Today I had a co-worker reach out with an error he was getting when trying to run a PowerShell script in the SharePoint Online Management Shell: Certificate is Not Trusted by the Trust Provider…
Researching the issue led him to some suggestions about installing trusting certificates and that was something he wanted to do if he could avoid it.
This seemed similar to an error I have been running into lately when trying to run scripted OneDrive migrations. My error was also about not trusted or digitally signed scrips. The digitally signed part lead me to the Microsoft documentation on the PowerShell command-let Set-ExecutionPolicy:
The Set-ExecutionPolicy cmdlet changes the user preference for the PowerShell execution policy.
The execution policy is part of the security strategy of PowerShell. It determines whether you can load configuration files (including your PowerShell profile) and run scripts, and it determines which scripts, if any, must be digitally signed before they will run.
I only wanted to run my script once without changing machine setting, and I didn’t want it to be blocked so I ran the below line of code first:
Set-ExecutionPolicy -Scope Process -ExecutionPolicy Bypass
-ExecutionPolicy (required parameter)
Specifies the new execution policy. The acceptable values for this parameter are:
- Restricted. Does not load configuration files or run scripts. Restricted is the default execution policy.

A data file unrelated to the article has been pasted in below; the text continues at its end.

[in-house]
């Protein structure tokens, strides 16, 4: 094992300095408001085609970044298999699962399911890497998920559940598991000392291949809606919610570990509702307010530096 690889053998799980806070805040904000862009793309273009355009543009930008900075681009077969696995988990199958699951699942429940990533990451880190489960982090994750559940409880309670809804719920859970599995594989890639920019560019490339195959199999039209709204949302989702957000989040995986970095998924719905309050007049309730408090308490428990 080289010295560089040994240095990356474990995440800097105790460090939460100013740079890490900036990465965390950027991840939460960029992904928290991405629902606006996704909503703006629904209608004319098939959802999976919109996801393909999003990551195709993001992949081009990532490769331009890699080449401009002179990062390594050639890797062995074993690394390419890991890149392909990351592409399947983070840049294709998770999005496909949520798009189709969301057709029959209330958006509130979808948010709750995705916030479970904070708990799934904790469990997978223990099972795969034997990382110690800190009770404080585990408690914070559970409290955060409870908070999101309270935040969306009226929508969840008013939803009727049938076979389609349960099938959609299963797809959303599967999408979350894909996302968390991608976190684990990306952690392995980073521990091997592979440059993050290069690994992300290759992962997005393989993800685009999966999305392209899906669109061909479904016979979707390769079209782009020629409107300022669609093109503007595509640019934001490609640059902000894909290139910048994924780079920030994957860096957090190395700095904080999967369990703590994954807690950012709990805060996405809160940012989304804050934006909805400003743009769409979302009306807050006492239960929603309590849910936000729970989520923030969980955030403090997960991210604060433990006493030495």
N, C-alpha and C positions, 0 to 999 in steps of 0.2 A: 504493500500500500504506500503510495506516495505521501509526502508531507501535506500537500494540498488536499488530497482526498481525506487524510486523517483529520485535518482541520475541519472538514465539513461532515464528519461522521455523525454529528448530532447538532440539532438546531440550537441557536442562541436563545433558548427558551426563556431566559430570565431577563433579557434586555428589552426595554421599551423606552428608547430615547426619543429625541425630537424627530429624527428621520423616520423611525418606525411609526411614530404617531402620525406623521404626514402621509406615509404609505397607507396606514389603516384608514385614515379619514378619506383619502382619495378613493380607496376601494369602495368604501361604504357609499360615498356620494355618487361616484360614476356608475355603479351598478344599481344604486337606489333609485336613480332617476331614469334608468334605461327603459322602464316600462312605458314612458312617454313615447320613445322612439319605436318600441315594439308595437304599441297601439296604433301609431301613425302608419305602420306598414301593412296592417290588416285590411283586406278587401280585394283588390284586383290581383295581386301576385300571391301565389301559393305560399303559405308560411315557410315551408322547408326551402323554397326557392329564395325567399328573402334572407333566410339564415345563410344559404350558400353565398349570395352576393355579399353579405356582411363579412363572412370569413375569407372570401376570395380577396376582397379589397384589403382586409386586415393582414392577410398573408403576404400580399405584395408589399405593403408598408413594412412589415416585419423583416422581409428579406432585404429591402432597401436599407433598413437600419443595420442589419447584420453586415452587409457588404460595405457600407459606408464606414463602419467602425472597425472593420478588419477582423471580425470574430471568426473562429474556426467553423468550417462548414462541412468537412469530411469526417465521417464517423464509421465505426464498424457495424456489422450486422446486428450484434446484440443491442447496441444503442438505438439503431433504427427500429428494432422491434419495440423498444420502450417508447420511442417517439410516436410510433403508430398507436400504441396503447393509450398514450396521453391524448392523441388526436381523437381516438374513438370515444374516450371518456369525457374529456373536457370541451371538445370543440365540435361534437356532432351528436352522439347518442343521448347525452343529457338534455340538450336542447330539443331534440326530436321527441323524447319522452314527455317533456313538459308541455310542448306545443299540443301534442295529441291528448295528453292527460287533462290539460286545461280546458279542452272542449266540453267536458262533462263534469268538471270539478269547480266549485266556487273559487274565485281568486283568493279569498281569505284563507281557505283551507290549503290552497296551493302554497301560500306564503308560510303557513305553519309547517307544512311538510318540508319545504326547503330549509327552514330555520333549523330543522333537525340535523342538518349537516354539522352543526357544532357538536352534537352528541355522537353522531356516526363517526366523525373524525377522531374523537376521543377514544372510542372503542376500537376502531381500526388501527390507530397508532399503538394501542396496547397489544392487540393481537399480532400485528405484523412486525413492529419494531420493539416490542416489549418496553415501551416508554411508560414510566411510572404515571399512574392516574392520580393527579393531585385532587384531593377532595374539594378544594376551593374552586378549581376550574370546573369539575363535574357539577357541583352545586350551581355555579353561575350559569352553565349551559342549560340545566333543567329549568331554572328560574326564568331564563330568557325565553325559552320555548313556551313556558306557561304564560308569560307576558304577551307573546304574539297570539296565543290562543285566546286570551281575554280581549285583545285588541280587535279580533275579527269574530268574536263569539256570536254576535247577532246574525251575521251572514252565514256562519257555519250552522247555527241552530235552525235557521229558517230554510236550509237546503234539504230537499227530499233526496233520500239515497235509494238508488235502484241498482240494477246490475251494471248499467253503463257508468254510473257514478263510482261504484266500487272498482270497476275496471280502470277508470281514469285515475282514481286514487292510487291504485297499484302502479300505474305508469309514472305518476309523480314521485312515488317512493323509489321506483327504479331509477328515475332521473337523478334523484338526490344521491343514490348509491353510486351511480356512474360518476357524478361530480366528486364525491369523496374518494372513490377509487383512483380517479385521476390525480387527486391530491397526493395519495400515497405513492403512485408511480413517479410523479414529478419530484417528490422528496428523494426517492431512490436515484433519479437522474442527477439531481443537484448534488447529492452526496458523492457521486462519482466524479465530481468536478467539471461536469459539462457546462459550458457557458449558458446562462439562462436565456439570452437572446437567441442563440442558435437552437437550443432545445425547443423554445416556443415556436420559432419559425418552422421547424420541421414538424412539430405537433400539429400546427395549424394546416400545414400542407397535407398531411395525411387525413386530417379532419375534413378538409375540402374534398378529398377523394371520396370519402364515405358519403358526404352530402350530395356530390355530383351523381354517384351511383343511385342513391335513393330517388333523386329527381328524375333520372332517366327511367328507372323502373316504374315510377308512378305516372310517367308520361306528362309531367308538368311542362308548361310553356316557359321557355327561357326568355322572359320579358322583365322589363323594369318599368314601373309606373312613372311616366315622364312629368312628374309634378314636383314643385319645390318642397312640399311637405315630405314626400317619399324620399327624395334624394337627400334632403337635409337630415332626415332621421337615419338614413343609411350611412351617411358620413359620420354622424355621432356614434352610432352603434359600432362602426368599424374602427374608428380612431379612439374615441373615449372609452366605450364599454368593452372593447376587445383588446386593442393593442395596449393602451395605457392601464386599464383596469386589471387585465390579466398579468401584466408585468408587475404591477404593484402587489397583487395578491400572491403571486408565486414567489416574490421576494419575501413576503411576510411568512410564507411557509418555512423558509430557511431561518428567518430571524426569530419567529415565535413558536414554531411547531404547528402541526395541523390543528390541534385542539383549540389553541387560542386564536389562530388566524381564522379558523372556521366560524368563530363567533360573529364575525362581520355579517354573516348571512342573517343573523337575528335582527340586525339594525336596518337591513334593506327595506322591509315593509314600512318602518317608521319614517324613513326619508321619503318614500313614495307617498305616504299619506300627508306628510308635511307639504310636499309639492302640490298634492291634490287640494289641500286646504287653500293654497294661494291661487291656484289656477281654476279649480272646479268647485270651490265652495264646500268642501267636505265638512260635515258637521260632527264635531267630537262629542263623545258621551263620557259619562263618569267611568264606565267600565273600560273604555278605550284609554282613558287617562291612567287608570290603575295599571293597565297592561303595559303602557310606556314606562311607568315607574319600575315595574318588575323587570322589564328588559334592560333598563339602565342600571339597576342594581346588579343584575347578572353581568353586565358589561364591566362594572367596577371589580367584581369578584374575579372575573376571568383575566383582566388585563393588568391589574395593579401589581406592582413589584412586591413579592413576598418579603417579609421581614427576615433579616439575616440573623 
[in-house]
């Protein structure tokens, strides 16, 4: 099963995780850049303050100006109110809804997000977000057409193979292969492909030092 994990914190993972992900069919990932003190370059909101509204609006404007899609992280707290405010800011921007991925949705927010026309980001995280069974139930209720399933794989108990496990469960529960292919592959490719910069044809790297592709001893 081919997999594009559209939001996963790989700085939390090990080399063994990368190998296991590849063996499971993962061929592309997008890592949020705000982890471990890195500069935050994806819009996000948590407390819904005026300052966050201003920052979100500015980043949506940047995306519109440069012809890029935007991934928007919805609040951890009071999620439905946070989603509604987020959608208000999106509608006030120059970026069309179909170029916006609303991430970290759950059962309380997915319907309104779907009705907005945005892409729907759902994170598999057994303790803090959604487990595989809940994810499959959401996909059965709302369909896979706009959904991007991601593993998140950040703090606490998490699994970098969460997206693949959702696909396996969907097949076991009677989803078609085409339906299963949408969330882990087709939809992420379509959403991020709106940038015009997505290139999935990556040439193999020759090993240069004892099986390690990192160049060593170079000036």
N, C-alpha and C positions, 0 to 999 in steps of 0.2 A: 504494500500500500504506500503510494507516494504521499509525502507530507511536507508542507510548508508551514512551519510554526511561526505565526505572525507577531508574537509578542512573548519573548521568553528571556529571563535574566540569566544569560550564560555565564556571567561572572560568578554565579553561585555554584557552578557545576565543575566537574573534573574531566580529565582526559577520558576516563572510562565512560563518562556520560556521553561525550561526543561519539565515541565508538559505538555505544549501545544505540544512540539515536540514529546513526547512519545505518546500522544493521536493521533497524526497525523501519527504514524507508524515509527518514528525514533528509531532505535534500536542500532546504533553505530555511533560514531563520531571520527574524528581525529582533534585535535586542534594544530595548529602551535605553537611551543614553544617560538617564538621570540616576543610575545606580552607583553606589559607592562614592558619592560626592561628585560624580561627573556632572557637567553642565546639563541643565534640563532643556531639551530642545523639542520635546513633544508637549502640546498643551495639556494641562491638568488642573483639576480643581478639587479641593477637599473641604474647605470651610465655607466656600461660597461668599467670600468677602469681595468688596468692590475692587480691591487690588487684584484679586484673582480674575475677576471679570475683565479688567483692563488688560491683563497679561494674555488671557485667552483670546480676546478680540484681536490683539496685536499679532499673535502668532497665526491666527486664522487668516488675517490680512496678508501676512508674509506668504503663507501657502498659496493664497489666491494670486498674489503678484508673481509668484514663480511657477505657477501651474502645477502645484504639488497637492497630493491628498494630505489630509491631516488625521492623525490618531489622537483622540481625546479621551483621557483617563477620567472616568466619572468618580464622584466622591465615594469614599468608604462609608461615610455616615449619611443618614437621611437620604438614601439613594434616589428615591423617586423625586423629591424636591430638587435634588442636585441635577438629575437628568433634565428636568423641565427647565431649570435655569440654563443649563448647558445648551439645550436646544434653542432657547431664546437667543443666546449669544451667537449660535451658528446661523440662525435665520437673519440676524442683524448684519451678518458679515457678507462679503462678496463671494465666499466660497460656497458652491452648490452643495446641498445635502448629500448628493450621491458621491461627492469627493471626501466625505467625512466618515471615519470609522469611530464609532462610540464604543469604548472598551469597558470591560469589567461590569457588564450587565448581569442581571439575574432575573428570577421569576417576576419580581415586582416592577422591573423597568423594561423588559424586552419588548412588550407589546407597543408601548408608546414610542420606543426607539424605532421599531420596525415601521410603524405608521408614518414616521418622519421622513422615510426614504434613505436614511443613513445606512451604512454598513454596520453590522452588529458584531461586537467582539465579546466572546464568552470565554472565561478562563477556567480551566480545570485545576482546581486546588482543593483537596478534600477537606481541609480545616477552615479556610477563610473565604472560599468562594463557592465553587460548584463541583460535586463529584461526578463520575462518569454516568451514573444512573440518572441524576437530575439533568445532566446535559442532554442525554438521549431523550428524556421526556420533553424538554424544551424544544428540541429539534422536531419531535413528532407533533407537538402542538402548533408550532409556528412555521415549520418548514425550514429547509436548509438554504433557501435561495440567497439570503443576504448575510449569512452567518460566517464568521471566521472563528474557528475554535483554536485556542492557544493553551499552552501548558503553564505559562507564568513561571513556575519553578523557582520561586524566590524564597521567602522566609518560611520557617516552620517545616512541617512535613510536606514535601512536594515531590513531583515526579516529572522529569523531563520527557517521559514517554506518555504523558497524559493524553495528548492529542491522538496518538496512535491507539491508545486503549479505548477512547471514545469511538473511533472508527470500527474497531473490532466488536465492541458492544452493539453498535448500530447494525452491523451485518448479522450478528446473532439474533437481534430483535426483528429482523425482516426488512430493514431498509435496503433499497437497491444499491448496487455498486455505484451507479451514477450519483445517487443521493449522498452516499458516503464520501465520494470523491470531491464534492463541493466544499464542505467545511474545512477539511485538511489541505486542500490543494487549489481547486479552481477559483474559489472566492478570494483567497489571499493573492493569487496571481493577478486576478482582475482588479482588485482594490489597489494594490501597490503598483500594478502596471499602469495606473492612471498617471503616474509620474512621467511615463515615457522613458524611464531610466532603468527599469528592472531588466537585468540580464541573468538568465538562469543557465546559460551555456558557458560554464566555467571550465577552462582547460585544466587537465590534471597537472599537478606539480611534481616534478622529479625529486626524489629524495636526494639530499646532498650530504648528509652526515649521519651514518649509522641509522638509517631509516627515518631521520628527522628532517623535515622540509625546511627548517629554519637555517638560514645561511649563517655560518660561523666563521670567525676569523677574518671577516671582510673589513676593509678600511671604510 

- AllSigned. Requires that all scripts and configuration files be signed by a trusted publisher, including scripts that you write on the local computer.
- RemoteSigned. Requires that all scripts and configuration files downloaded from the Internet be signed by a trusted publisher.
- Unrestricted. Loads all configuration files and runs all scripts. If you run an unsigned script that was downloaded from the Internet, you are prompted for permission before it runs.
- Bypass. Nothing is blocked and there are no warnings or prompts.
- Undefined. Removes the currently assigned execution policy from the current scope. This parameter will not remove an execution policy that is set in a Group Policy scope.
-Scope (optional parameter)
Specifies the scope of the execution policy. The default is LocalMachine. The acceptable values for this parameter are:
- Process: The execution policy affects only the current PowerShell process.
- CurrentUser: The execution policy affects only the current user.
- LocalMachine: The execution policy affects all users of the computer.
You can change -Scope Process to -Scope LocalMachine in an administrator session and it should hold for future sessions.
Both my co-worker and I were able to run our scripts after that.
Hope this helps!